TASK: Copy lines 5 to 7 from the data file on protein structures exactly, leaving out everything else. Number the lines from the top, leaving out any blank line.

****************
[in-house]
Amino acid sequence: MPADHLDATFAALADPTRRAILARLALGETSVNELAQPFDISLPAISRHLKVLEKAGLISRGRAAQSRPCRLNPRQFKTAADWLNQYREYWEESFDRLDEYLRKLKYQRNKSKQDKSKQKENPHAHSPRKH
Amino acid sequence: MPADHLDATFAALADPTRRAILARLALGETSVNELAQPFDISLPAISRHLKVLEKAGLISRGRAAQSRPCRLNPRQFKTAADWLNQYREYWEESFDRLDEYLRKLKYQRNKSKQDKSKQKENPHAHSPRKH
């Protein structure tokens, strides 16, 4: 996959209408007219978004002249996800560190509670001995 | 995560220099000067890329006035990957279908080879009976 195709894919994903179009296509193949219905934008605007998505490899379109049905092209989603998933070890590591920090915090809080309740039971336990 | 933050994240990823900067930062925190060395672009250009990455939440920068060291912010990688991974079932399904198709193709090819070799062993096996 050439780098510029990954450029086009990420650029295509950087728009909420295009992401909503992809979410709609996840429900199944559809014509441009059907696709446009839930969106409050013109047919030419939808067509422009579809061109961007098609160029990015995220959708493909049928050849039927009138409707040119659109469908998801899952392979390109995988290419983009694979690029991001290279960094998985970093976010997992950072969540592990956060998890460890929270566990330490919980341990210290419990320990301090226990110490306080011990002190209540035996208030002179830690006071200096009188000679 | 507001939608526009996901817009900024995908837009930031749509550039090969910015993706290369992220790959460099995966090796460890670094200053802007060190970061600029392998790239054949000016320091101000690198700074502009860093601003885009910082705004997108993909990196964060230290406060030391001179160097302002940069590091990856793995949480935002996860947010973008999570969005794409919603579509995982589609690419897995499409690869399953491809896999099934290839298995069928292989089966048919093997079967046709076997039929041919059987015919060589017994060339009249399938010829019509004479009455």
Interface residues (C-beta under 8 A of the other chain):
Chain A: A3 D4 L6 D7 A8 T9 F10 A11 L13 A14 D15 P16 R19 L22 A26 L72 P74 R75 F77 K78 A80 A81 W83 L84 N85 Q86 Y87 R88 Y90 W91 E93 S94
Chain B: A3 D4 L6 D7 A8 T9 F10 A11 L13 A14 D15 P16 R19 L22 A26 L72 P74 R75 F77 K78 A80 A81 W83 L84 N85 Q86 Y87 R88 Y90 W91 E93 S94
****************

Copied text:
Interface residues (C-beta under 8 A of the other chain):
Chain A: A3 D4 L6 D7 A8 T9 F10 A11 L13 A14 D15 P16 R19 L22 A26 L72 P74 R75 F77 K78 A80 A81 W83 L84 N85 Q86 Y87 R88 Y90 W91 E93 S94
Chain B: A3 D4 L6 D7 A8 T9 F10 A11 L13 A14 D15 P16 R19 L22 A26 L72 P74 R75 F77 K78 A80 A81 W83 L84 N85 Q86 Y87 R88 Y90 W91 E93 S94